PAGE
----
SimplyJenW

Joseph Wesley Black Tea, I am definitely looking forward to whatever you have to offer in the future. I do appreciate your approach, which is why I am excited to see how it unfolds. Yes, the (hopefully) more dignified version of fan-girling, here!

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89

Tea of the morning…….

It is always a good time to pare down the stash. This is a tea I will happily drink, but was not planning on buying more because the cost does not quite match up with the enjoyment for me. It is also currently out of stock, and I have less than 2 ounces, so that makes it an ideal tea to drink until it is gone. It has just been my way of getting things under control for the last year or so. It has been working for reducing the stash, but I always seem to fall in love with teas that are on their way out. Luckily, for my storage space (and the way I am trying to budget my tea purchases better this year), this one is not available or I might cave and buy one more tin.

Part of the reason teas like this are catching my eye lately is that I am cutting back on the amount of sweetener I put in my tea. Teas that are naturally sweet just taste better. There are notes of honey, sweet potato, a hint of cocoa. Decent mouthfeel. Pretty much yum. I do wonder if there will be a swing in what I like. So far, I am only noticing that the more earthy/smokey teas don’t appeal quite as much. That could change as my palate adjusts to less sweet overall, so I am not changing my staples list much for now.

The leaves on this one are also interesting. Here is a weird comparison for you…..remember the manual pencil sharpeners from grade school? They were metal, and usually attached to the wall somewhere. They were operated with a crank and had a metal reservoir kind of thing that went over the blades to catch the shavings. The shavings were a long skinny yellow-tipped corkscrew…..that is the shape of these leaves. The golden tips in the tea just add to the pencil shaving look of your yellow #2 pencils.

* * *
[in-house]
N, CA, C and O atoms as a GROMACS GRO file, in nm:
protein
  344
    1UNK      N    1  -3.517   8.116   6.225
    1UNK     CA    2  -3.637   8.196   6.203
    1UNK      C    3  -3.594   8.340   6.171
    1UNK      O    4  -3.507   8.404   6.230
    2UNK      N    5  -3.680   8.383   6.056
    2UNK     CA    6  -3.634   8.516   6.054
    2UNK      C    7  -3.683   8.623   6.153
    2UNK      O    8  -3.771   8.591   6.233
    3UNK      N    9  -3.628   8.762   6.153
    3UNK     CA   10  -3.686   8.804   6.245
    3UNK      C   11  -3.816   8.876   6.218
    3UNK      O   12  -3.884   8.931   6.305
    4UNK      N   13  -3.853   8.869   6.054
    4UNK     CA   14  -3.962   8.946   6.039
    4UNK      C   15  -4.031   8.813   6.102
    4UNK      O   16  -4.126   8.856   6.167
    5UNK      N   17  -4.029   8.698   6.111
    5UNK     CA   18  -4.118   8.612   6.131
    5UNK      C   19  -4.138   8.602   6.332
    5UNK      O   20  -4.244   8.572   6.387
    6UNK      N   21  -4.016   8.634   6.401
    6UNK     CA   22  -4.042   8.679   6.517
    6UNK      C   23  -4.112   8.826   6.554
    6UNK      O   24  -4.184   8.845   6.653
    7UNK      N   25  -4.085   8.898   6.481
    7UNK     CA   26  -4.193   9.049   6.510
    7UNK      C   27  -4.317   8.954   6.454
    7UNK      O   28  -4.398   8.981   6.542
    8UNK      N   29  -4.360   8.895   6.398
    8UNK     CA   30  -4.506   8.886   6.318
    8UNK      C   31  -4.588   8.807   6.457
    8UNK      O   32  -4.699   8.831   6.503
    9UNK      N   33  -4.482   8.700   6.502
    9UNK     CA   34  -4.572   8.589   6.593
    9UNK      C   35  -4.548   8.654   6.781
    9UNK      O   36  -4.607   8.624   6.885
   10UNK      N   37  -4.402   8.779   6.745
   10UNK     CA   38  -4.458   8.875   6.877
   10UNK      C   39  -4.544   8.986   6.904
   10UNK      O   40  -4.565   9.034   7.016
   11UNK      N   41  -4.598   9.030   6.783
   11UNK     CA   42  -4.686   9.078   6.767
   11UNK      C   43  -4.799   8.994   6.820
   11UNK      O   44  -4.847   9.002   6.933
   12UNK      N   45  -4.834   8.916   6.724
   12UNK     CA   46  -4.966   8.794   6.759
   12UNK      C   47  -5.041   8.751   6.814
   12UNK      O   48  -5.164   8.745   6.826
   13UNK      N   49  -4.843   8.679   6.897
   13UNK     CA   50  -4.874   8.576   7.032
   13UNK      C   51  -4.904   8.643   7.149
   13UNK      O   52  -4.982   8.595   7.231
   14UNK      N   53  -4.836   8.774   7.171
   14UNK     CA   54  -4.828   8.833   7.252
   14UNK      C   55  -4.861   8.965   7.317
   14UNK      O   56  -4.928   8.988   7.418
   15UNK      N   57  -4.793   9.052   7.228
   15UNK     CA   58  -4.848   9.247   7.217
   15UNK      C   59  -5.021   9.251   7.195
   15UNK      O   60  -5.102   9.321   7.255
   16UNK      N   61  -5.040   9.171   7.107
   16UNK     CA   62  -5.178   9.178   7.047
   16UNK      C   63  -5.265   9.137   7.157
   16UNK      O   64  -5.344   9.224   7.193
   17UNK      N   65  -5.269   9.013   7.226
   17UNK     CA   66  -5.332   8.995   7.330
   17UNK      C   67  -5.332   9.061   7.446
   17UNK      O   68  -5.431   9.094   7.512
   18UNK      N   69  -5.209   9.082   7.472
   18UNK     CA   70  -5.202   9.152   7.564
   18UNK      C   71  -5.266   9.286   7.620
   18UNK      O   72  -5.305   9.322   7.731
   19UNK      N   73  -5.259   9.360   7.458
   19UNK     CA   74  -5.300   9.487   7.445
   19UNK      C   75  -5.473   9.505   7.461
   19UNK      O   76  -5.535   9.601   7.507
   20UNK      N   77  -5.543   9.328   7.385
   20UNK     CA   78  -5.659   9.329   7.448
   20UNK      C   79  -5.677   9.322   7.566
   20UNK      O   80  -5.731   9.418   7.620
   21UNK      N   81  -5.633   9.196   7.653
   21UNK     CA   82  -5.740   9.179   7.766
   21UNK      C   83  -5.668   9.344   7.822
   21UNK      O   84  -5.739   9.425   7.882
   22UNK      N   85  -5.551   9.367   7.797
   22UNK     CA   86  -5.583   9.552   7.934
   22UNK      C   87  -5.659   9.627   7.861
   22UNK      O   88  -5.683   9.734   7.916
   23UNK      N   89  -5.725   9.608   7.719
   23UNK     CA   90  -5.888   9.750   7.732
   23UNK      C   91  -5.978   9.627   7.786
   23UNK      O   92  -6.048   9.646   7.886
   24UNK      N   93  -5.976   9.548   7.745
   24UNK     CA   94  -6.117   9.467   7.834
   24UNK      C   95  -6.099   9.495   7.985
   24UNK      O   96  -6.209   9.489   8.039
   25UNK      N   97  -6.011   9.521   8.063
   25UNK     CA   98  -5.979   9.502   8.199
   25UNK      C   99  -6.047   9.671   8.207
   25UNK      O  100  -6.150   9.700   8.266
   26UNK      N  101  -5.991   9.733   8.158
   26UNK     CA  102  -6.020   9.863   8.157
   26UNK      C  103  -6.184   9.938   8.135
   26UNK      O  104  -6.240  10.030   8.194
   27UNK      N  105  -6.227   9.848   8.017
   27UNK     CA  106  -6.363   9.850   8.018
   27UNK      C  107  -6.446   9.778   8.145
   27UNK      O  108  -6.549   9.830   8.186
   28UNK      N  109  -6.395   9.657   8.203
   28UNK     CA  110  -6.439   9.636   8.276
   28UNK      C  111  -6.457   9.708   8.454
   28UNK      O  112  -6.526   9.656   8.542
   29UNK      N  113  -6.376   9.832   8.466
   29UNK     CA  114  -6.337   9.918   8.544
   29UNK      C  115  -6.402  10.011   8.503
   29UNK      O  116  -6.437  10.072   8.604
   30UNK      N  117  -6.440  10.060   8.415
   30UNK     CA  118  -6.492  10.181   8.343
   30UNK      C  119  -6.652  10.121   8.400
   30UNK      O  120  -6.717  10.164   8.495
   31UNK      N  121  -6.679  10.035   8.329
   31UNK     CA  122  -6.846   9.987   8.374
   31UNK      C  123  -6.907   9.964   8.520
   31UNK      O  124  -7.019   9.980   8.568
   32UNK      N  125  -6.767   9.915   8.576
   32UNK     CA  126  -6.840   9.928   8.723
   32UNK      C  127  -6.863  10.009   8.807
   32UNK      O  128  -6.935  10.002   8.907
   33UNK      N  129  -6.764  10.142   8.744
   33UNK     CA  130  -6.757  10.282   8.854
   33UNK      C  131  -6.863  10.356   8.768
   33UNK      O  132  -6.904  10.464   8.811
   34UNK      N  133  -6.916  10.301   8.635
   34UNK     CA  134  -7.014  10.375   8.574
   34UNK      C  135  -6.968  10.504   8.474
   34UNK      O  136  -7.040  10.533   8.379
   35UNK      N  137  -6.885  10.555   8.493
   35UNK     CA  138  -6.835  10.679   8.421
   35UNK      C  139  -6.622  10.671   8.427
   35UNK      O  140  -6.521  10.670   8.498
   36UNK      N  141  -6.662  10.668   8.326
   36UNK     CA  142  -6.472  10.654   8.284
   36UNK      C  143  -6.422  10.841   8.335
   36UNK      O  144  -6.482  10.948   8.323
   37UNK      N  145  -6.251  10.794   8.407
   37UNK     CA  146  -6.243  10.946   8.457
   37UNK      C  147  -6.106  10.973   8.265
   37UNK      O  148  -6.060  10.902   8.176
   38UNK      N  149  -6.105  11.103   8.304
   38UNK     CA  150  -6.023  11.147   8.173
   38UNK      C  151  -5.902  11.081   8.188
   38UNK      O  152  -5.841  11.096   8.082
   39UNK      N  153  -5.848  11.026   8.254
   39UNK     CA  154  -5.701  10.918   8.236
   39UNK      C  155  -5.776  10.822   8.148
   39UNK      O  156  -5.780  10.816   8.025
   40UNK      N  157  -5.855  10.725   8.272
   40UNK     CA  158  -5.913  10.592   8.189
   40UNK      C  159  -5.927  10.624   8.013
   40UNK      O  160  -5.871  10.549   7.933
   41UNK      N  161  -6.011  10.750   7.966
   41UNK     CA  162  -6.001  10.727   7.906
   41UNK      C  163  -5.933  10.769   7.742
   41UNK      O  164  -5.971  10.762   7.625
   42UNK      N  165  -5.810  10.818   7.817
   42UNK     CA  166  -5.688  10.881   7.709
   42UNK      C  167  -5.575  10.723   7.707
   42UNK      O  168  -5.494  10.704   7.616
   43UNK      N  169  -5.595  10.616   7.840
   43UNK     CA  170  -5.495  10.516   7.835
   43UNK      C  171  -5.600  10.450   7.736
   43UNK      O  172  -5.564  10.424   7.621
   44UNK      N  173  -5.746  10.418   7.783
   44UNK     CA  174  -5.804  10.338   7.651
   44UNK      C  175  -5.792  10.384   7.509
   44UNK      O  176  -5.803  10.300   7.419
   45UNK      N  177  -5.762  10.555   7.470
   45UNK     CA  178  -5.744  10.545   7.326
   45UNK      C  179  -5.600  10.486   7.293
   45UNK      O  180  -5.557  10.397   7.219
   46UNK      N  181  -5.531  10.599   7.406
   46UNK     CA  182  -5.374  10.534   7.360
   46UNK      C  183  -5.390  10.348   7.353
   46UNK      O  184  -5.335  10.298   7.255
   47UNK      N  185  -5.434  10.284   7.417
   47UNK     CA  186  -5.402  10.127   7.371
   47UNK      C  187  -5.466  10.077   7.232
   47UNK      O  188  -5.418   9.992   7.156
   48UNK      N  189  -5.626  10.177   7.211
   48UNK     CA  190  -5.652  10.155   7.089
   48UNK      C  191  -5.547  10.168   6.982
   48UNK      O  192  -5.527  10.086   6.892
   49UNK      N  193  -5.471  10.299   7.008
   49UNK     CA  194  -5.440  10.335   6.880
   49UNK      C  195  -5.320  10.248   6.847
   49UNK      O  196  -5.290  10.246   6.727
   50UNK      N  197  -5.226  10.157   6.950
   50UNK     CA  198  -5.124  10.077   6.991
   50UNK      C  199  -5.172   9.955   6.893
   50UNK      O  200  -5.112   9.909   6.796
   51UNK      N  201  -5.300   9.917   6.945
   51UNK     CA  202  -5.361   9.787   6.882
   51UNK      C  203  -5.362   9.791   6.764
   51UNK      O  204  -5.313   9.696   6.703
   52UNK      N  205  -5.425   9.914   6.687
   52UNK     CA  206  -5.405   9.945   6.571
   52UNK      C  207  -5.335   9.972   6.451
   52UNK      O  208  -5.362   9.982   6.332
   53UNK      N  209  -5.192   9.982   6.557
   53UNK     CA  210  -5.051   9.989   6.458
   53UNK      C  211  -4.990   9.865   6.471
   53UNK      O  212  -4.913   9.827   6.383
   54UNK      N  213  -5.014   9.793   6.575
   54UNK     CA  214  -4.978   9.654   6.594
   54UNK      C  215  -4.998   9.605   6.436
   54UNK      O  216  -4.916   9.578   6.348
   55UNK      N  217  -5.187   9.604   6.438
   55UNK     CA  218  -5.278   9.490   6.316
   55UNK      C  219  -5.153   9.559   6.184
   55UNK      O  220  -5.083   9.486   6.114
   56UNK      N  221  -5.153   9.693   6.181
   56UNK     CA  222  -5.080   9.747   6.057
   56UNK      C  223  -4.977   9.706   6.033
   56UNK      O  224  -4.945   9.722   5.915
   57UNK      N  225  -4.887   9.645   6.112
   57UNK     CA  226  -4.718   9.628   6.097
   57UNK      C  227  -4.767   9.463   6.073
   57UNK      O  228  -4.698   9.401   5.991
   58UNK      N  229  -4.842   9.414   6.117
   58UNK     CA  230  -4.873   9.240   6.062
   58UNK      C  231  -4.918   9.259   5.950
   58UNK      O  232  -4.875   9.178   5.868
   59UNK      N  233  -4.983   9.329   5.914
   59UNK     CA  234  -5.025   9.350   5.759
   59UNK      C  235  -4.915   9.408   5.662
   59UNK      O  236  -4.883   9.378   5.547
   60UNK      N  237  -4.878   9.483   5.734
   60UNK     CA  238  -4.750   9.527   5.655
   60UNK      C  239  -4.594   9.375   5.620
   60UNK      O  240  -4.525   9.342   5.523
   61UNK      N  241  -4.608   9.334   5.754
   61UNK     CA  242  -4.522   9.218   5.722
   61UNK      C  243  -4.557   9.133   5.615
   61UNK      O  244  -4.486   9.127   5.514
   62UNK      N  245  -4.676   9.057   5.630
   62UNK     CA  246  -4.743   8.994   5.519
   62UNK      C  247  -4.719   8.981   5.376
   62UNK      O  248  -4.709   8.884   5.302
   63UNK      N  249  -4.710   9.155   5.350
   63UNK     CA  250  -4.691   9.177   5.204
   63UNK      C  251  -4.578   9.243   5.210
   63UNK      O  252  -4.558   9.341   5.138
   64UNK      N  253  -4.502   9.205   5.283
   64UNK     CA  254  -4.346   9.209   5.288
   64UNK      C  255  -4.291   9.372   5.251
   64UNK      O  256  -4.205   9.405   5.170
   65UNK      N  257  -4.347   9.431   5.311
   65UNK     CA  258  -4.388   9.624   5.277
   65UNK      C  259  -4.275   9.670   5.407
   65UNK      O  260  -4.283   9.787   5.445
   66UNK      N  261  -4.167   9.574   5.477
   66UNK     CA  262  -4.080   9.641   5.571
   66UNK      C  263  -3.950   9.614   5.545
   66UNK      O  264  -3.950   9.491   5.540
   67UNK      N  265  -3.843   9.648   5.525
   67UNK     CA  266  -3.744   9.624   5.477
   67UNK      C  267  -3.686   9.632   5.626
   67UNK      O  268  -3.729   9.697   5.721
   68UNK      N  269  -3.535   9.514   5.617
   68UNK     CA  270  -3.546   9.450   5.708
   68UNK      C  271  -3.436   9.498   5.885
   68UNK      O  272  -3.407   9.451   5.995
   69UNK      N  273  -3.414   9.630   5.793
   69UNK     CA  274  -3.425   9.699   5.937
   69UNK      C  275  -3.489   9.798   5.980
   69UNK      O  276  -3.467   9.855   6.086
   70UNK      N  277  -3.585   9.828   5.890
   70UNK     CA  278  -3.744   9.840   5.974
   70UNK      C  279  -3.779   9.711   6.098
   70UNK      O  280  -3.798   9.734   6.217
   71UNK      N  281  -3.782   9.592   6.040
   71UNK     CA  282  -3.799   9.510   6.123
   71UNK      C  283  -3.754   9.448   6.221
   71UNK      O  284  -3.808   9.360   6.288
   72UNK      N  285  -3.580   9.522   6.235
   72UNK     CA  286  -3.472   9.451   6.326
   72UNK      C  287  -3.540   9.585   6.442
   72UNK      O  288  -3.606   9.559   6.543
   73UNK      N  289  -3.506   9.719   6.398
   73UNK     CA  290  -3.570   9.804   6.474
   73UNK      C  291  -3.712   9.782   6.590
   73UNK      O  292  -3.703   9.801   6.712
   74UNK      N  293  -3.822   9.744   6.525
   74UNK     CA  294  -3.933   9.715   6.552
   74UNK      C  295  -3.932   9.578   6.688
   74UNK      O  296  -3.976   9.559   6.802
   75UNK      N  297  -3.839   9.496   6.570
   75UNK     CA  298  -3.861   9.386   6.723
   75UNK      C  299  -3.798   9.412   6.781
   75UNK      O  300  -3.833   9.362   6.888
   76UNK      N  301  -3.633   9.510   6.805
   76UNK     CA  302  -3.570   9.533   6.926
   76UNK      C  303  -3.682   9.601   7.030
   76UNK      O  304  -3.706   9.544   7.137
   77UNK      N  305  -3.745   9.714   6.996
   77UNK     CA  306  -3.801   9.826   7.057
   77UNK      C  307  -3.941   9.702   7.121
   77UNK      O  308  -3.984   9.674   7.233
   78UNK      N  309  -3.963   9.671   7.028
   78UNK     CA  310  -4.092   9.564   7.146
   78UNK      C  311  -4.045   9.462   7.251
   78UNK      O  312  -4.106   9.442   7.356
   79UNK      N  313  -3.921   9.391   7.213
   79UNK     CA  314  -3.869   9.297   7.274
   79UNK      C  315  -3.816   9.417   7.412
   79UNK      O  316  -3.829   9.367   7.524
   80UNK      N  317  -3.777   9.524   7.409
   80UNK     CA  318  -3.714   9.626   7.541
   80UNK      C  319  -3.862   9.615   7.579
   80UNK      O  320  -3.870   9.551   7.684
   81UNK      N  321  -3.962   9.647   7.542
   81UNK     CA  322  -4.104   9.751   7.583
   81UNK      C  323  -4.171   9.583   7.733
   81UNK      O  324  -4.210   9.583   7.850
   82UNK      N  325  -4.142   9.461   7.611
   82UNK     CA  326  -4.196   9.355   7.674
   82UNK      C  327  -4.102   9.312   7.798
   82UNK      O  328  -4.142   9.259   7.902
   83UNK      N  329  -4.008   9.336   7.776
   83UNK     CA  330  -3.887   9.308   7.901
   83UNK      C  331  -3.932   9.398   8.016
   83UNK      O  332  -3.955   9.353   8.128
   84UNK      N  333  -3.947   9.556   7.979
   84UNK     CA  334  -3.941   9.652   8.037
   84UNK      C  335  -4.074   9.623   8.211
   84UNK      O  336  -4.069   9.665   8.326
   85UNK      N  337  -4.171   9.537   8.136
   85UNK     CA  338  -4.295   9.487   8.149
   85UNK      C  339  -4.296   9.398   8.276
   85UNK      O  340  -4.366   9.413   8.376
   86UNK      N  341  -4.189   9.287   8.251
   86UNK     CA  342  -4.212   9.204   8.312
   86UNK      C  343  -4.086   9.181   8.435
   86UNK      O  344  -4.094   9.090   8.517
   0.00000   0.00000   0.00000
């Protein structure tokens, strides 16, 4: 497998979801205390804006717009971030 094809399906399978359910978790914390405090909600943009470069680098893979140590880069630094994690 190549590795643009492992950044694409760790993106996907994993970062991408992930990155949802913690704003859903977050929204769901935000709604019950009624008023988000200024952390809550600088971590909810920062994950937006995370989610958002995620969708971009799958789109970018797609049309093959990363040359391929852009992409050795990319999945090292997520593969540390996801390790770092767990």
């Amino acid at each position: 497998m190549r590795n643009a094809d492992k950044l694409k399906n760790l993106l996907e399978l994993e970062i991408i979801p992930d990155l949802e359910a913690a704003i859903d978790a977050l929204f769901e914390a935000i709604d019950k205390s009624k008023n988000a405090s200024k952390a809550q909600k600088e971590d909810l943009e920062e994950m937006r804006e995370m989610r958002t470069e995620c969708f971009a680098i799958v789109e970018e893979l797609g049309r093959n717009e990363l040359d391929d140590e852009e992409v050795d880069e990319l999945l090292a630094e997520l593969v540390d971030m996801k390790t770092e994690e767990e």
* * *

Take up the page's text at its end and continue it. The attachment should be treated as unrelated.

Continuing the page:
Anyway, this is tasting good today.

Usual teapot method.

Flavors: Cocoa, Honey, Sweet Potatoes

Preparation
200 °F / 93 °C 4 min, 0 sec 4 tsp 24 OZ / 709 ML

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Profile

Bio

My motto: Drink the good tea!

Tea enthusiast, trying to keep up my cardio for the zombie apocalypse. I have come to accept that I am a western brewing black tea drinker as that is where my ‘tea heart’ lies. I started on loose leaf as a way to have my dessert and not suffer the caloric issues. Once I tried it, I was hooked.

I drink what I like, which is mostly China blacks, a few traditionally scented blacks and Earl Greys, plus a flavored tea here and there. I don’t mind spending a bit on premium varieties on occasion, but an expensive tea has to deliver. My favorite places to order are Harney & Sons and Upton Tea Imports. TeaVivre is great for Chinese tea.

My ratings are pretty subjective. If it falls under 70, I may not take the time to post about it unless I had something specific to say. If it is 70-80 I like it, but I will probably not rebuy. Favorites are over 80 and up, but sometimes the less expensive or more easily obtainable version of a similar taste will win out for my cupboard space.

Usual teapot steeping method: 24 oz teapot, 3 perfect scoops of tea (4 1/2 actual tsp), freshly boiled water, 4 minutes. Lightly sweetened.

Usual mug steeping method: 15 oz mug, 1.5 perfect scoops of tea (just over 2 actual tsp), freshly boiled water, 4 minutes. Lightly sweetened.

Usual pan method: 1 1/2 cups water, 2 perfect tsp chai (3 actual tsp). Simmer for 3 minutes. Add 2/3 cup skim milk. Simmer for 2 more minutes. Strain and sweeten.

Usual pitcher method:
5 or 6 Perfect Spoons of tea (this means about 7-9 actual tsp), freshly boiled water, brewed essentially double-strong in my 24 oz teapot for 4 minutes. Fill my Fiestaware Disc pitcher (about 60 oz.) halfway with ice. Add brewed double-strong tea to the pitcher. Stir it a little and enjoy. No additions.

(*SRP is my Sample/Stash Reduction Plan starting on April 12, 2012. I got so far, but just decided it was too fussy to keep track.)

Location

Ohio